God doesn’t want us to cheat others or look for sly angles to get ahead.  He makes it clear in the words of the prophet Amos, that he will not forget the evil deeds of those who take advantage of the poor: “Listen to this, you that trample on the needy and try to destroy the poor of the country. You say to yourselves,  . . . we can overcharge, use false measures, and fix the scales to cheat our customers. We can sell worthless wheat at a high price. We’ll find someone poor who can’t pay his debts, not even the price of a pair of sandals, and we’ll buy him as a slave.  The Lord, the God of Israel, has sworn, ‘I will never forget their evil deeds’” (Amos 8: 4-7, Good News Translation).

In saying that with every difficulty there is an opportunity, Einstein was echoing what Jesus had said two thousand years before—that we should not despair when we are in a tight spot, but should look for creative ways to overcome the setbacks we encounter.  We face many kinds of setbacks in life—setbacks in our education, relationships, careers, self-esteem, health, financial situation, and motivation, to name a few.  We lose sleep, money, a job, a competition, a court case, an employee, a spouse, a child, our health, a home, our freedom. We drop out or flunk out of school, get fired or laid off from a job.

Someone said that a setback is a setup for a comeback.  Joseph is a prime example.  After overcoming many obstacles, including being thrown in a cistern and being left for dead by his brothers, Joseph told them, “You intended to harm me, but God intended it for good to accomplish what is now being done, the saving of many lives” (Genesis 50:20).  We should expect difficulties in life, but they can give us reason to hope—reason to look to God to help us through the difficulty, and to turn it around.

Jesus’ point in the parable of the dishonest manager is that we should look at our adverse circumstances as opportunities to do good.  Corrie ten Boom was a person who used adversity to minister to others.  When her entire family was arrested after the Nazis found out that they were hiding Jews and helping them escape, Corrie and her sister were able to hide a small Bible.  Checkpoint after checkpoint, the Bible went undetected, which was a miracle in itself. They used the Bible to conduct worship services to praise God during their imprisonment.  Many women were comforted, converted, and bolstered in their faith through the use of the small smuggled Bible.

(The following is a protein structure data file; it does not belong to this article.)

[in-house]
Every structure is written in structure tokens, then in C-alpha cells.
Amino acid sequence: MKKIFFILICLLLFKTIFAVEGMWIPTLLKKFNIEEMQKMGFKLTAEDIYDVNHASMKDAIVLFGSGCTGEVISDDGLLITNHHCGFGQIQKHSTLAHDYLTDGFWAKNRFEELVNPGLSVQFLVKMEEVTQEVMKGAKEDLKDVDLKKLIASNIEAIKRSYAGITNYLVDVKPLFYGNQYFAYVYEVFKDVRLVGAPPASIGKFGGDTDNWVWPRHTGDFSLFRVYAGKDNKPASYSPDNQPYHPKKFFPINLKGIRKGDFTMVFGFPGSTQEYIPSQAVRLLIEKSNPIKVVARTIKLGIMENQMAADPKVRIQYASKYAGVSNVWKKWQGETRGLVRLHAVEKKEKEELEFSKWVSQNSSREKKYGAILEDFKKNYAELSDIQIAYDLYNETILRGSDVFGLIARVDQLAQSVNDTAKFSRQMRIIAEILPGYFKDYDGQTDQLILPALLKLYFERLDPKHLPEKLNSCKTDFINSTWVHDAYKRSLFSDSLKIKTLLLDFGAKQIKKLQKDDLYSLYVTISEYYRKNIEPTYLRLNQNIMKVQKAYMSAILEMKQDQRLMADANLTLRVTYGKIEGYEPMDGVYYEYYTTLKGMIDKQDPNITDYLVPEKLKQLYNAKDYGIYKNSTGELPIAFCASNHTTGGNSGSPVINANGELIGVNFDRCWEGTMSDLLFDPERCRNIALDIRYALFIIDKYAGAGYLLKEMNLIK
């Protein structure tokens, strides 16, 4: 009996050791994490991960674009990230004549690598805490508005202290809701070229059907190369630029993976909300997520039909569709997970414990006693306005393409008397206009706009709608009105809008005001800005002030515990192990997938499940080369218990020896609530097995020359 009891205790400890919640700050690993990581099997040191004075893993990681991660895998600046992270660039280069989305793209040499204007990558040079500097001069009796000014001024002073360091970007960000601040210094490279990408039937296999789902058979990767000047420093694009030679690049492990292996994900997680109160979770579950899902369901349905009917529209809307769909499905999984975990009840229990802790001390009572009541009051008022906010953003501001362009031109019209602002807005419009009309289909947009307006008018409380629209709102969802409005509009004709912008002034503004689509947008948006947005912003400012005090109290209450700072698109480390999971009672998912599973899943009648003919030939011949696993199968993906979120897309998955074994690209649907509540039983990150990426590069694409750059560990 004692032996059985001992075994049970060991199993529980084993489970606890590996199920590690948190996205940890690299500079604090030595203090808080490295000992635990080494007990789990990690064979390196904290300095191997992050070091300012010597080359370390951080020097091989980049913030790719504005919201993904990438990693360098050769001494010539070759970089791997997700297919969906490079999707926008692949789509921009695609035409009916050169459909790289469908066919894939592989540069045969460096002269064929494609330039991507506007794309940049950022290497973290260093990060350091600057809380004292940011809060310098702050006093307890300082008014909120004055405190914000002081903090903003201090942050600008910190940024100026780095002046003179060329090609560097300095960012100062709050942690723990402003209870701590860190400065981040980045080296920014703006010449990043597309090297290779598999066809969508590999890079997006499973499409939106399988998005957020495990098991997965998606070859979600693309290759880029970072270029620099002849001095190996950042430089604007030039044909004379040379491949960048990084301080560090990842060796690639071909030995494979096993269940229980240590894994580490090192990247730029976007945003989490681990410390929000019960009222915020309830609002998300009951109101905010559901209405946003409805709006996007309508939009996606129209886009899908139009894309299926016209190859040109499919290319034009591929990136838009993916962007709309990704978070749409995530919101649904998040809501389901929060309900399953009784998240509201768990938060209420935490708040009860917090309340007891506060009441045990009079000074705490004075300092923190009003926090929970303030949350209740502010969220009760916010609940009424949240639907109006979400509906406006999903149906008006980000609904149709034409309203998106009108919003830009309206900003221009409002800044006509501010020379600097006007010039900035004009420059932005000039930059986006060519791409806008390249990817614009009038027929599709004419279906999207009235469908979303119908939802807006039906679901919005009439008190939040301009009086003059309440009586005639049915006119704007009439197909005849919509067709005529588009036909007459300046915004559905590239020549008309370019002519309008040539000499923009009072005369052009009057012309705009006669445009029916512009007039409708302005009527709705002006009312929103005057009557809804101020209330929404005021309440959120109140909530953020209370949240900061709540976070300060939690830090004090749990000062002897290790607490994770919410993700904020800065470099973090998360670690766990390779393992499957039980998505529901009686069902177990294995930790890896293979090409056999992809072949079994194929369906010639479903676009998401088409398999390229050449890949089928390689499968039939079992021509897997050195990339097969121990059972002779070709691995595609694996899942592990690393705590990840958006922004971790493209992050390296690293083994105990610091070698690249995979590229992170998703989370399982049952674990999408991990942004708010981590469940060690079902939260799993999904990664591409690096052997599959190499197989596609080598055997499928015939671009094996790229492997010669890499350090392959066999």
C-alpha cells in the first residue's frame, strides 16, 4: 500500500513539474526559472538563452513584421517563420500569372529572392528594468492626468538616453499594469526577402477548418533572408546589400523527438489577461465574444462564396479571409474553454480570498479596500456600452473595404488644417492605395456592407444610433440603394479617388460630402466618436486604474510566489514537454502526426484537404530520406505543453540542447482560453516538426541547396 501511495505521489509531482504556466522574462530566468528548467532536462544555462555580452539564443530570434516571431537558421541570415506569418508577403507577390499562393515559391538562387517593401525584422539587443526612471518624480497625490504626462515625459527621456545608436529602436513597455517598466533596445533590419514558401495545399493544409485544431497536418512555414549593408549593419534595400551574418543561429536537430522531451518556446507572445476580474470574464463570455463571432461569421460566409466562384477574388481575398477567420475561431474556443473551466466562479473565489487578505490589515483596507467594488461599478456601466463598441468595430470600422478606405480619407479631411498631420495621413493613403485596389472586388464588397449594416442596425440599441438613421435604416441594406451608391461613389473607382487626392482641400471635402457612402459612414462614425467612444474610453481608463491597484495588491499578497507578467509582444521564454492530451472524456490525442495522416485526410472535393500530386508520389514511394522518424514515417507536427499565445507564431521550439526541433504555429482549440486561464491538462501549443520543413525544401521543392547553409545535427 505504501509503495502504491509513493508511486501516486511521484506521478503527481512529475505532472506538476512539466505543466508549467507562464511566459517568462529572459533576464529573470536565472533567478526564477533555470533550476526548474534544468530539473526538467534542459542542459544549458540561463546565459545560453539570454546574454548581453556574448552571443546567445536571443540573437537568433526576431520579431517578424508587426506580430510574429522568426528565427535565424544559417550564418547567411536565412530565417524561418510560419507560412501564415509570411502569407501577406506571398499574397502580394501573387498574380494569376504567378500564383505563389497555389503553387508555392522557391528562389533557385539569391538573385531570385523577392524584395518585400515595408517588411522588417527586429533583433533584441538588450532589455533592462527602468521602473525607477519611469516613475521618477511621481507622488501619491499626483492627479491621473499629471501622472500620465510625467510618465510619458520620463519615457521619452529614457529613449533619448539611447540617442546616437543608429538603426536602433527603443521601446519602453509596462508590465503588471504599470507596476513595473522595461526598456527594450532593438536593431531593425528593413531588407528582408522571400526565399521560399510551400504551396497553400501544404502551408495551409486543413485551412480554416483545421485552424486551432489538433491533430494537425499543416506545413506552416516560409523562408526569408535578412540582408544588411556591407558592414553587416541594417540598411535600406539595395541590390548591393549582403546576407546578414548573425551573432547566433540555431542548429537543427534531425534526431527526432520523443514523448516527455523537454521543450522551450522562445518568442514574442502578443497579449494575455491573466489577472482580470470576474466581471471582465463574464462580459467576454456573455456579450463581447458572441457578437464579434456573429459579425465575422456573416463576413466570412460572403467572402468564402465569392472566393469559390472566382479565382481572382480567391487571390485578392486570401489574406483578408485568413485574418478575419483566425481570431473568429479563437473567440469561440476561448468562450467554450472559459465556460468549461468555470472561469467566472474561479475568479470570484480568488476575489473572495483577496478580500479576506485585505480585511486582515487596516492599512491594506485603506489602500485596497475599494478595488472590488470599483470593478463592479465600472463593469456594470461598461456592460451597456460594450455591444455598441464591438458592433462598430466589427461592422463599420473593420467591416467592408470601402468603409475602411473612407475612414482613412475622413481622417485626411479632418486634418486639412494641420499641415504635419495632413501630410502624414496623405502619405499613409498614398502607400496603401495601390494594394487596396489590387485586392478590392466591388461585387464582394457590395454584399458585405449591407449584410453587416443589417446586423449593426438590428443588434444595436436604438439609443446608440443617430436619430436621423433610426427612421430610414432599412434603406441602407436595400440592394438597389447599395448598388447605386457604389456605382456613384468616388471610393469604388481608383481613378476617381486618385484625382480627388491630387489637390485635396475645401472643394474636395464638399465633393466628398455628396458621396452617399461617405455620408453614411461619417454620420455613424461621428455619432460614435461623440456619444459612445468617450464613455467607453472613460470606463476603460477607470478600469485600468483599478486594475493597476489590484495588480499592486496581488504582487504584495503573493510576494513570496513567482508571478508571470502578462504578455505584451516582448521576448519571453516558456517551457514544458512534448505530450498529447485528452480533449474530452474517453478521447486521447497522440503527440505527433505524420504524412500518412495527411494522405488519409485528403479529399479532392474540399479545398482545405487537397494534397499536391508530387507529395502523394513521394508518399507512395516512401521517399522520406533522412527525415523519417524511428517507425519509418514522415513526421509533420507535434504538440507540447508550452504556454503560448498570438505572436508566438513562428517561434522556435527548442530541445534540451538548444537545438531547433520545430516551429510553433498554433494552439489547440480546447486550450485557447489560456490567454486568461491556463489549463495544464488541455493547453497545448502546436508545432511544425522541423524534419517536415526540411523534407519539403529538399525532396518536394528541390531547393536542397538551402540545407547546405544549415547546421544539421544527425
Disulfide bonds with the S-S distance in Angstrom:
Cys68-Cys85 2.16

How do we turn a setback into a comeback?  We turn to God and ask him to help us make lemonade from the lemons that were left on our doorstep. He demands total dependence on him—total trust in and reliance on him.  When we rely completely on God to help us through our troubles, we will turn to him frequently throughout the day seeking guidance, comfort, and assistance.  Praising him even in the midst of difficulties demonstrates our reliance on him: “Praise the Lord! You servants of the Lord, praise his name!  May his name be praised, now and forever. From the east to the west, praise the name of the Lord! The Lord rules over all nations; his glory is above the heavens There is no one like the Lord our God. . . He raises the poor from the dust; he lifts the needy from their misery and makes them companions of princes . . . He honors the childless wife in her home; he makes her happy by giving her children.  Praise the Lord!”  (Psalm 113: 1-9)

God wants us to see our problems as opportunities to foil evil.  He wants to help us put the adversities we face in life to good use. Nothing is wasted in God’s economy—nothing.  If you lean on him, and trust him, he will help you turn your setbacks into comebacks. Don’t despair that you can’t see the fruit of your labor immediately.  God will honor your commitment to act with integrity and honor and love for others.  It took years for Joseph to make a comeback.   We want our problems solved in our time, not in God’s time.  But his timing is perfect.  Put your trust in God and in his timing, and keep the faith.

Prayer: “Lord, I rejoice that nothing can come between me and your love, even when I feel alone or in difficulty, when in sickness or am troubled.  Even if attacked or afraid, no abyss of mine is so deep that your love is not deeper still. Lord, you have experienced many hells of this world but descended so that you could lift us up.  Be always near.”  –Corrie ten Boom